With the arrival of the wet Autumn weather, the Cabernets are struggling to ripen (most Merlots are in) and rot is setting in. Potential is there (particularly for the Merlot); colour looks good, intense aromas of black fruits, freshness from the cool nights. The last of the cabernets are being harvested int he Medoc and Graves (good luck!) . Final days of harvest, harvest festivals to celebrate in this difficult ‘winemaker’s vintage’.
The real work now starts in the winery to gently extract the colour, flavours and tannins from the un-uniformly ripe skins and pips. The decision of when to stop maceration is going to be crucial this year to not get any green flavours.
The yeasts are busy at work and the grape juice is being transfered into wine (the production of CO2 gas makes work int he winery hard-going) – no problm this year for fermentations to get going – and finish!
Gentle extraction of the colour, flavours and tannins from the skins is done by gentle pumping over at the beginning of the fermentation process when the extraction is soft as it is water and not alcohol that does the extraction of the skins. Also the use of a gaz stick (using inert C02) enables gentle extraction by breaking up the cap of skins with gas, it performs in a few seconds what pumping over does in several minutes – but more gently. The must-have tool of this season!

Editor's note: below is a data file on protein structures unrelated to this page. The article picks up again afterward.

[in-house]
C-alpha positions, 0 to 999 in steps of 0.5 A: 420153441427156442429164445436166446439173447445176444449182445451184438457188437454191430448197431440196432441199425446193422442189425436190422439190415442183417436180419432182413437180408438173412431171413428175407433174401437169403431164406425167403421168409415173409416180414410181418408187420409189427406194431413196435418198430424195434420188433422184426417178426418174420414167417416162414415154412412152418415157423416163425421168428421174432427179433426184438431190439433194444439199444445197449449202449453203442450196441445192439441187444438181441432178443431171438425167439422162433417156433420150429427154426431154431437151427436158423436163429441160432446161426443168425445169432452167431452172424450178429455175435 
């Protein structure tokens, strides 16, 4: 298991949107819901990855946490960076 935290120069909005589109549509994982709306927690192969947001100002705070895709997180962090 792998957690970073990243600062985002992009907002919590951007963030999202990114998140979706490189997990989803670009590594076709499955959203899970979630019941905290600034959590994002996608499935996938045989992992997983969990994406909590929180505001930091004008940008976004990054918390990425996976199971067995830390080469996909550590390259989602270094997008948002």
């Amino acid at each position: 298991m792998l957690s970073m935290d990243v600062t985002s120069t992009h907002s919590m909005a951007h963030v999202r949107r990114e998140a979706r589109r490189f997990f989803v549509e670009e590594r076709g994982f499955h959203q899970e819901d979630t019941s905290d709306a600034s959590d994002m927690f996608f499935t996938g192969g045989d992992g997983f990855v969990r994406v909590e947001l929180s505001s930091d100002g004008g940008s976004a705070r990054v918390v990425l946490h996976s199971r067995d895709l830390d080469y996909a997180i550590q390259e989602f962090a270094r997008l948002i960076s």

As the juice turns into wine the sugar levels fall and turn into alcohol. The vats are tasted constantly (by the producers and their oenologist consultants in the labo) to determine the type of treatment needed to extract; the temperature to be used, how many pumping overs etc.
Delestage was performed on each vat before the juice turned into wine (at around 1060° density). It involves the pumping of the juice into an empty vat leaving behind the cap of skins. This is done from the bottom of the vat so the pips are removed also as they lie at the bottom of the vat. The juice is then repumped on the top of the cap to extract the skins and to break it up (during pumping over the wine tends to take the same channels through the cap). The secondary function of a delestage is the removal of the pips, very important for this vintage.
As you can see this year the pips are a bright yellowy green colour. Every year the number of grapes and the health of the grapes is set for the following year during the flowering period. That is the spring of 2011 set the grapes of 2012 (not the spring of 2012). This is called the ‘induction florale’. During the spring of 2011 the conditions were so favorable that the grapes produced three or four pips in each grape rather than the normal two pips. What this meant this year is that as the grapes swelled some of the pips became detached inside the grape (that is they stopped receiving nutrition). This meant that they stayed in that state and did not ripen further, staying yellowy green rather than turning brown. It is important this year to try to remove these unripe pips and not extract their green tannins.
Once the juice becomes wine, this year there is very little pumping over to be done, only the wetting of the cap (which sinks into the wine as there is no more C02 gas to push the cap upwards).